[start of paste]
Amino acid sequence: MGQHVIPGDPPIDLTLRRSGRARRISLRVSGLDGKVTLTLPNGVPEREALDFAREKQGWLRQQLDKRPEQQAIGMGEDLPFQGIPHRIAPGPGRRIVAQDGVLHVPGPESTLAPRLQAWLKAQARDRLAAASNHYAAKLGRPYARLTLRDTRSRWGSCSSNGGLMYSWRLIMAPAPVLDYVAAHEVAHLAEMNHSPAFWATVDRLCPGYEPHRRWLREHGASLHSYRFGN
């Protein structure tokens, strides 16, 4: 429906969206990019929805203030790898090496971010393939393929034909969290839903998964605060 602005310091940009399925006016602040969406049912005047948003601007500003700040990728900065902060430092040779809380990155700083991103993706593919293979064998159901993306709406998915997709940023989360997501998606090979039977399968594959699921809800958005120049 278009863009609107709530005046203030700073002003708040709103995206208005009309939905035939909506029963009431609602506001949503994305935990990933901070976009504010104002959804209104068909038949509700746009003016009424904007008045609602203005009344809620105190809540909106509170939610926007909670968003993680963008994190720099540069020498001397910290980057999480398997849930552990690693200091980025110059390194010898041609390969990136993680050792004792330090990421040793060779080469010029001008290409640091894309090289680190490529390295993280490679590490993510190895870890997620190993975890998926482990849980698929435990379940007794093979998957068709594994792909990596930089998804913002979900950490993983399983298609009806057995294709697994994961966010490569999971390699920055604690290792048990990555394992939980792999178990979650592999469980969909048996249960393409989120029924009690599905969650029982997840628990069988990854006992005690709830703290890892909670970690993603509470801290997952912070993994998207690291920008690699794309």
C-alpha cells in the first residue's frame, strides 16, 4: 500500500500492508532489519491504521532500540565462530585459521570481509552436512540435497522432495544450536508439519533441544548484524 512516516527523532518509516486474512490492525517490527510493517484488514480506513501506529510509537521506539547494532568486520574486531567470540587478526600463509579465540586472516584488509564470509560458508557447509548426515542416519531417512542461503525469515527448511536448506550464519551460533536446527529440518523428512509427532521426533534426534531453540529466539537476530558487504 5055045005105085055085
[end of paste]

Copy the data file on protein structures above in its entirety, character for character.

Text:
Amino acid sequence: MGQHVIPGDPPIDLTLRRSGRARRISLRVSGLDGKVTLTLPNGVPEREALDFAREKQGWLRQQLDKRPEQQAIGMGEDLPFQGIPHRIAPGPGRRIVAQDGVLHVPGPESTLAPRLQAWLKAQARDRLAAASNHYAAKLGRPYARLTLRDTRSRWGSCSSNGGLMYSWRLIMAPAPVLDYVAAHEVAHLAEMNHSPAFWATVDRLCPGYEPHRRWLREHGASLHSYRFGN
């Protein structure tokens, strides 16, 4: 429906969206990019929805203030790898090496971010393939393929034909969290839903998964605060 602005310091940009399925006016602040969406049912005047948003601007500003700040990728900065902060430092040779809380990155700083991103993706593919293979064998159901993306709406998915997709940023989360997501998606090979039977399968594959699921809800958005120049 278009863009609107709530005046203030700073002003708040709103995206208005009309939905035939909506029963009431609602506001949503994305935990990933901070976009504010104002959804209104068909038949509700746009003016009424904007008045609602203005009344809620105190809540909106509170939610926007909670968003993680963008994190720099540069020498001397910290980057999480398997849930552990690693200091980025110059390194010898041609390969990136993680050792004792330090990421040793060779080469010029001008290409640091894309090289680190490529390295993280490679590490993510190895870890997620190993975890998926482990849980698929435990379940007794093979998957068709594994792909990596930089998804913002979900950490993983399983298609009806057995294709697994994961966010490569999971390699920055604690290792048990990555394992939980792999178990979650592999469980969909048996249960393409989120029924009690599905969650029982997840628990069988990854006992005690709830703290890892909670970690993603509470801290997952912070993994998207690291920008690699794309």
C-alpha cells in the first residue's frame, strides 16, 4: 500500500500492508532489519491504521532500540565462530585459521570481509552436512540435497522432495544450536508439519533441544548484524 512516516527523532518509516486474512490492525517490527510493517484488514480506513501506529510509537521506539547494532568486520574486531567470540587478526600463509579465540586472516584488509564470509560458508557447509548426515542416519531417512542461503525469515527448511536448506550464519551460533536446527529440518523428512509427532521426533534426534531453540529466539537476530558487504 5055045005105085055085